Ian Hobbs’s review published on Letterboxd:
*previously a 73*
“It does not do to dwell on dreams, Harry, and forget to live.”
I think that after all these years I’ve just come to terms that this entire franchise is perfect to me. Not every film is perfect mind you, but with so much nostalgia and love that I have for these films, I just feel the need to rate them so high. I don’t think that I really appreciated what Sorcerer’s Stone was until this last visit. A wonderful and magnificent foundation for one of the most extravagant worlds created that couldn’t have worked without the love and the passion that every single person behind it put in.
I really fell hard this time for it, hence the higher stars, and maybe it’s an inflated rating but honestly it just feels like it belongs there. Chris Columbus had the biggest job in the world trying to lay down everything for this to work and I’m just so happy he did. Not only is he able to fully allow this world to start and flourish on its own, but he takes him time with everything so it doesn’t feel like it’s all being shoved in, it comes naturally. The audience sees this world as Harry does; so new and young experiencing true wonder for the first time.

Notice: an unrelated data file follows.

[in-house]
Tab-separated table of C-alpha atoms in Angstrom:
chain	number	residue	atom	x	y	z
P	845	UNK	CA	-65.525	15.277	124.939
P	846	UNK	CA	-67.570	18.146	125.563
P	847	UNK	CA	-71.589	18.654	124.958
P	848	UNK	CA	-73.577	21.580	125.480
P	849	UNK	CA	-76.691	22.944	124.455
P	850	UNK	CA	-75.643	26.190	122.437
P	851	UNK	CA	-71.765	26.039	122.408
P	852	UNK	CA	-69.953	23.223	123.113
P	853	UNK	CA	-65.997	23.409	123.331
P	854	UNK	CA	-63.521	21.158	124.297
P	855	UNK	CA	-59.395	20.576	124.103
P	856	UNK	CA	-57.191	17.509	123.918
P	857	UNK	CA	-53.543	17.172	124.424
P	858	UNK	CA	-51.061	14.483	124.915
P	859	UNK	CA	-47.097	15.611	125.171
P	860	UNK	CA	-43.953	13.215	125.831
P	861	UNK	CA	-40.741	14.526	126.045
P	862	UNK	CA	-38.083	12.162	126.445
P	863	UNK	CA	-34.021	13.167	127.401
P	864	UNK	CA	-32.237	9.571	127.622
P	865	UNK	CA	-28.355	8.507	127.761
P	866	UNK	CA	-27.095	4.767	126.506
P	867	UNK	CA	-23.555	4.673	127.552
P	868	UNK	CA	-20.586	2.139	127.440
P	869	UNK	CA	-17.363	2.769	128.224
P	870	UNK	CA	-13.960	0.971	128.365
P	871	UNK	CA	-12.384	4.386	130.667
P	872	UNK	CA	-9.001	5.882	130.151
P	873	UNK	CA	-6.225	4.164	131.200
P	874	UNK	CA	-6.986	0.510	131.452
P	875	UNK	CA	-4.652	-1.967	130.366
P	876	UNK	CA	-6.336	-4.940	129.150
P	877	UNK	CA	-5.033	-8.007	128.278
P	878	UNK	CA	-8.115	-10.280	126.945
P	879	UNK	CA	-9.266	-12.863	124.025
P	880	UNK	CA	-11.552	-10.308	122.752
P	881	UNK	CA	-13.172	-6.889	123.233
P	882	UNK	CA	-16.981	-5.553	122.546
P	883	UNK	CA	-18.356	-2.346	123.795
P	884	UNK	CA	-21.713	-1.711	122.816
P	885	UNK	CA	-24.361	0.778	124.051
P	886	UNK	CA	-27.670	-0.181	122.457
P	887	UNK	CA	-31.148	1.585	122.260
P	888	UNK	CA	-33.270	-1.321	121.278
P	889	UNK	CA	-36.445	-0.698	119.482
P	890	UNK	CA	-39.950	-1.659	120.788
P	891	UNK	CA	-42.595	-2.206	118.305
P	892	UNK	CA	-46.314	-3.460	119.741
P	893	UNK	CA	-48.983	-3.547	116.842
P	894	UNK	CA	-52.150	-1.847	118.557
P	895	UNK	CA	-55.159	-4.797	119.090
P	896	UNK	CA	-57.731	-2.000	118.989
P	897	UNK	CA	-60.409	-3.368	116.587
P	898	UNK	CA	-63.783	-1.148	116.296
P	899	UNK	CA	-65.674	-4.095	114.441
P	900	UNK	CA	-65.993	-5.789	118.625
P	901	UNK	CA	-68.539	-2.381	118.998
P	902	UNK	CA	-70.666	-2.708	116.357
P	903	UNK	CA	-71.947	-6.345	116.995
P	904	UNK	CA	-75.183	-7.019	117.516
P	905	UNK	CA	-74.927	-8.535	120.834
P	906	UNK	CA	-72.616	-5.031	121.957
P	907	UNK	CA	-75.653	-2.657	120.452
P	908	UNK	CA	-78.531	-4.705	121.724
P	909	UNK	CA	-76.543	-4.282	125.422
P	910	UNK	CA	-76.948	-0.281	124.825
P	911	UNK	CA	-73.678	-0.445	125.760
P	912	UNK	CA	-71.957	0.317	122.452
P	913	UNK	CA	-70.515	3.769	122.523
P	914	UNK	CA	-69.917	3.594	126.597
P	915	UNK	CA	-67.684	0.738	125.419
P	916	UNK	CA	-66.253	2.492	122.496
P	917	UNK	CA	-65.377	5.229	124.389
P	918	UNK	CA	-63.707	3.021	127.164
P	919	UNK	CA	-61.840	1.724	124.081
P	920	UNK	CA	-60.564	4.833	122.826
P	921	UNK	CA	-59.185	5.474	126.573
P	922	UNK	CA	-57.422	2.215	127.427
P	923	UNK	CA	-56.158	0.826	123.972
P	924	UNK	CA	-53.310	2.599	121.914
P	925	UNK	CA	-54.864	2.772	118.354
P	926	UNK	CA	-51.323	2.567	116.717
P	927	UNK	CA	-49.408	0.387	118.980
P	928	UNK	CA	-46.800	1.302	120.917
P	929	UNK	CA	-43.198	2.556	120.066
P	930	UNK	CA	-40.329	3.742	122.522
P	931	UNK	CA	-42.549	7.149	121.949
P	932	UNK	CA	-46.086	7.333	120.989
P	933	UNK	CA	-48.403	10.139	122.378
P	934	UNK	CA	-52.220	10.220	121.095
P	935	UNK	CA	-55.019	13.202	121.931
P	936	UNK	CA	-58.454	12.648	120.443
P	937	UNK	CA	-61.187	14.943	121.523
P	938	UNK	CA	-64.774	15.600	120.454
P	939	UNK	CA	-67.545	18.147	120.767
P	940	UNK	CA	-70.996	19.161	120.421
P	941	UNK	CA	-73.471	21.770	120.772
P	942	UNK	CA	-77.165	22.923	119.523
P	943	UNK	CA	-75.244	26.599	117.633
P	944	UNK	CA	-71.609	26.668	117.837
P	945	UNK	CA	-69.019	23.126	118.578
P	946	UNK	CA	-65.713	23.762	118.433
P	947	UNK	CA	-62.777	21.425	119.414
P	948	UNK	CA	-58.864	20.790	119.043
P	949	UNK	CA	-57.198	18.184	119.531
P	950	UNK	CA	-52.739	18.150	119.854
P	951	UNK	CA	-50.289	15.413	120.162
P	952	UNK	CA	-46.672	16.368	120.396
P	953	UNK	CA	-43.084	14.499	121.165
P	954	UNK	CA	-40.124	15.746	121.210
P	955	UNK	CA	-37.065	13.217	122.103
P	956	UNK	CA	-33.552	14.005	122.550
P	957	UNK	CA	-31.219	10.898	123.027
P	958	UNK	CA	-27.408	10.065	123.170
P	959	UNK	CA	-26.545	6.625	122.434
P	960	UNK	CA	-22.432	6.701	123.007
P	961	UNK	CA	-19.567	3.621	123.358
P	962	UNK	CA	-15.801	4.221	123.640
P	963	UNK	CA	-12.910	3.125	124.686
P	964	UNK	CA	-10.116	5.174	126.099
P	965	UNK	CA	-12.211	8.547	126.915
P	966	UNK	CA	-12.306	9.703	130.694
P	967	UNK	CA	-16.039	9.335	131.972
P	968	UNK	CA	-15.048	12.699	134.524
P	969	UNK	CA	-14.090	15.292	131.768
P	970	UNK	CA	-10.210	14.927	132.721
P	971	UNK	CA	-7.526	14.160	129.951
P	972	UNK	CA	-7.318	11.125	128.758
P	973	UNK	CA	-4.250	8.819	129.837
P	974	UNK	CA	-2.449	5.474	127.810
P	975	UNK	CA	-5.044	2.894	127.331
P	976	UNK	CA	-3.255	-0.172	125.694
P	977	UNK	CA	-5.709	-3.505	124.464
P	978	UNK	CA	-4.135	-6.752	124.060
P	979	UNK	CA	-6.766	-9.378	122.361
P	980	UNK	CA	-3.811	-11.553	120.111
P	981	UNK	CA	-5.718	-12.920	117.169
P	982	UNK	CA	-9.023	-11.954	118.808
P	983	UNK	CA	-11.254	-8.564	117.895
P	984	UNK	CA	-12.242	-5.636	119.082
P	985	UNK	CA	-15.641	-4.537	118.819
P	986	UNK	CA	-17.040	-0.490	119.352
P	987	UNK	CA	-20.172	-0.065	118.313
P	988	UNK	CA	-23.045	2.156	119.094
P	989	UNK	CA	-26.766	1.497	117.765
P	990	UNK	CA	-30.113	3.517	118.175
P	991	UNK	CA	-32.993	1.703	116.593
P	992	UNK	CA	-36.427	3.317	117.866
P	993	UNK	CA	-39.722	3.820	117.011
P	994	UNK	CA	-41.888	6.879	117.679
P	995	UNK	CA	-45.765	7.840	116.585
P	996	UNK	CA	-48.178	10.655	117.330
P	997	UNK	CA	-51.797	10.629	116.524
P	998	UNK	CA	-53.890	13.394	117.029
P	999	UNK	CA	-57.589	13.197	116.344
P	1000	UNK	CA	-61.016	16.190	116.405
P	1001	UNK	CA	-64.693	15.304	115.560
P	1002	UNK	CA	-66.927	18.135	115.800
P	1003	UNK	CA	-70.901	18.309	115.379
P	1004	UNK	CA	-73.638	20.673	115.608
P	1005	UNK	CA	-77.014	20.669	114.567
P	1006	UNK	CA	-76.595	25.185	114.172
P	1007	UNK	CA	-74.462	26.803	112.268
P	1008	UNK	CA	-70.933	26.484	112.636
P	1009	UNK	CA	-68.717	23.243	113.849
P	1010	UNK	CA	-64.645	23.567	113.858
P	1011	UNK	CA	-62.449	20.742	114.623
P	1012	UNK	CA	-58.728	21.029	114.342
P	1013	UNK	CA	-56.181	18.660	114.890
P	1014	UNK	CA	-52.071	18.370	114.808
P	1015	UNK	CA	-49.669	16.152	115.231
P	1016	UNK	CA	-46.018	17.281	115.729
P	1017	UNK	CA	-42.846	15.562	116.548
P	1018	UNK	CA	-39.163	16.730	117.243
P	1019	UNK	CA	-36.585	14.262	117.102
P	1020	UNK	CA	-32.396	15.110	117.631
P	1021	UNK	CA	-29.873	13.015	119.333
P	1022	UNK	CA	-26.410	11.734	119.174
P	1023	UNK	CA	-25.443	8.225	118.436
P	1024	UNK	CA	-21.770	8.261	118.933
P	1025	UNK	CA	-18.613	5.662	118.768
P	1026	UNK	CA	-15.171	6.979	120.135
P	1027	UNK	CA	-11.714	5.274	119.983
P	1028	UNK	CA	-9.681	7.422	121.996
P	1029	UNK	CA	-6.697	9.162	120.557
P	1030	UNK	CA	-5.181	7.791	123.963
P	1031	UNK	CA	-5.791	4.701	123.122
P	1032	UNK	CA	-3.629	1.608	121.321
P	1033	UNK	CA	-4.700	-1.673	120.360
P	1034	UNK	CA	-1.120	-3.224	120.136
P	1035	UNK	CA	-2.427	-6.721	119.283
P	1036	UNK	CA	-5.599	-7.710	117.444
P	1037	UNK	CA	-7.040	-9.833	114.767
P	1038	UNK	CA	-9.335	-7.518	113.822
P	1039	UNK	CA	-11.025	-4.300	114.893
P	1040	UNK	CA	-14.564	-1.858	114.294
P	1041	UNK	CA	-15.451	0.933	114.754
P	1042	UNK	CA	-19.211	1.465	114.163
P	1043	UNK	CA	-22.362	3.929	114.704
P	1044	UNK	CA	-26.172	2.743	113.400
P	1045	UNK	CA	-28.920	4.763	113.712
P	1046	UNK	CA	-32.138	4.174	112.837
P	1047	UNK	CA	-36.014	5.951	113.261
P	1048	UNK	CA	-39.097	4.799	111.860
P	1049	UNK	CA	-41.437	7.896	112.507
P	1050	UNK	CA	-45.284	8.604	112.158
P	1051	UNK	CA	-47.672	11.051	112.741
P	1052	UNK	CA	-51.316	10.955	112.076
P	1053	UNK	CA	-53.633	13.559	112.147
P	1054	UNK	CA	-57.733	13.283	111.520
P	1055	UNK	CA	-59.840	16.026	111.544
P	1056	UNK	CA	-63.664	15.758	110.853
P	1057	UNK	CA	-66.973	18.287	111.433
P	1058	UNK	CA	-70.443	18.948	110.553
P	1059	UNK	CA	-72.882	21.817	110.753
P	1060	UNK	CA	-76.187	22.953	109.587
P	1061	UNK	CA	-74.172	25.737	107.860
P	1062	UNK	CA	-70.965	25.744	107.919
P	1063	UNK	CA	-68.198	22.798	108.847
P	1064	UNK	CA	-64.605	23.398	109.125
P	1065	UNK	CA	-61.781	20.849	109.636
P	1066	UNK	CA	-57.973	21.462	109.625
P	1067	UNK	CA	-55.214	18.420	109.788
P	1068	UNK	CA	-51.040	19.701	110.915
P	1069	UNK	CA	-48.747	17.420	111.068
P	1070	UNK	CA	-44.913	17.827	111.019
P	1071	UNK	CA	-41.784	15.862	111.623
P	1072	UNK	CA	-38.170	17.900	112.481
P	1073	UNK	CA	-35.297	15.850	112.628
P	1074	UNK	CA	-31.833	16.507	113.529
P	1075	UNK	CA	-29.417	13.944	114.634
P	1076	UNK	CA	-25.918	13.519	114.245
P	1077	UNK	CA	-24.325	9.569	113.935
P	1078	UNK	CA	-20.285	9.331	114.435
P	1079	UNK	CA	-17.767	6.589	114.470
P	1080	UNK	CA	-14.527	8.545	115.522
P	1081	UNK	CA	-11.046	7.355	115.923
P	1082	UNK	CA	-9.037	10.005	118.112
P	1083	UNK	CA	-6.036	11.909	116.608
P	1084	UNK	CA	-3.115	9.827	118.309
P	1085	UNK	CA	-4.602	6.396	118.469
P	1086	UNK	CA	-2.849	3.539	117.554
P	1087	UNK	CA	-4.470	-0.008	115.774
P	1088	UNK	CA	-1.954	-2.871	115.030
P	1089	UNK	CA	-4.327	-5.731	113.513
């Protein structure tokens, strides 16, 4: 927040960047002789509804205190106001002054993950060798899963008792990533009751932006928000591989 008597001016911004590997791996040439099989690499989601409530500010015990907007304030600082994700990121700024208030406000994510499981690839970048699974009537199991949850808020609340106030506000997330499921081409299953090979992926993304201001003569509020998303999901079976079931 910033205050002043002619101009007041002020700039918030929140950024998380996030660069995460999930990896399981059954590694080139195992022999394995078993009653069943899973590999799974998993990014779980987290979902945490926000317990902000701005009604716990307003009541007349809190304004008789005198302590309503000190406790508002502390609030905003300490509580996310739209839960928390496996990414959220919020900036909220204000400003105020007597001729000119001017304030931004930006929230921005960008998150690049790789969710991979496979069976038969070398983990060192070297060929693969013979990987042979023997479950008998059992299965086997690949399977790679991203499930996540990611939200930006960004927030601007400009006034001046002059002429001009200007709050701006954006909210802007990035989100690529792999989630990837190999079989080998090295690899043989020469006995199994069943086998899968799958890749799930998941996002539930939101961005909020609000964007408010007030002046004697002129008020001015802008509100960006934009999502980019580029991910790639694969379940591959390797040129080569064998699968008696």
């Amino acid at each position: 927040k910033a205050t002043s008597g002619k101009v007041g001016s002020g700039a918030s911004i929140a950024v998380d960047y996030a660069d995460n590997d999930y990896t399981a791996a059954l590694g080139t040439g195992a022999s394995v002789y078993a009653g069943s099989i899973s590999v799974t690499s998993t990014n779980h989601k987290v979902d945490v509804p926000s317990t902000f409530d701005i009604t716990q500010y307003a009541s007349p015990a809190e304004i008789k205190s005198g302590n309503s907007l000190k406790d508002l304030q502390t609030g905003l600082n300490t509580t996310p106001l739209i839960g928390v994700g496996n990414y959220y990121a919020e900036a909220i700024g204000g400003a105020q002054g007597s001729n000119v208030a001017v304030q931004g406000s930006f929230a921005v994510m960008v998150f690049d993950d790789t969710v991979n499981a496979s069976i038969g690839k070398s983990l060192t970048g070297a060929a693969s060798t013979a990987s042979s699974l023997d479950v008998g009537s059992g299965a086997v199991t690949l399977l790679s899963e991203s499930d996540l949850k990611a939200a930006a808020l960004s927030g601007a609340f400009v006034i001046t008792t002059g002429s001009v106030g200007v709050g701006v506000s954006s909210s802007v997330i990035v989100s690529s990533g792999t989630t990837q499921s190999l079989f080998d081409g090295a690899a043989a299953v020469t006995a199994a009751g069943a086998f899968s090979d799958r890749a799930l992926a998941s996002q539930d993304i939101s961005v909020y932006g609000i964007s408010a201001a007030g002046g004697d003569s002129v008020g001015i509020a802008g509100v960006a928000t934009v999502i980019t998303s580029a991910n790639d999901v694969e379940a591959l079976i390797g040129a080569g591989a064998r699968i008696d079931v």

Every little thing that the film has is meaningful and builds this world from the bottom up in such a satisfying way. This is the story of a young boy who grew up neglected and basically alone and what Columbus and company do with allowing him to build himself up through magic just works so well. The film is so small when you compare it to the others, but as the first in the saga, that’s its job. Every little moment has heart behind it, and the way that everything happens so fluidly that it makes for just a great film.
Something that I realized a lot this watch was a sense of warmth that the film has. I love how the film is lit with candles and lanterns that give it a warm feeling to it that just makes the film feel like home. I know that not everyone feels this strong of a connection to it, but the combination of the wonderful performances from the young actors and the entire world building that the entire crew did marvelously just lets the Sorcerer’s Stone become something so genuinely good and wholesome, I find it hard not to revisit it and fall in love all over again.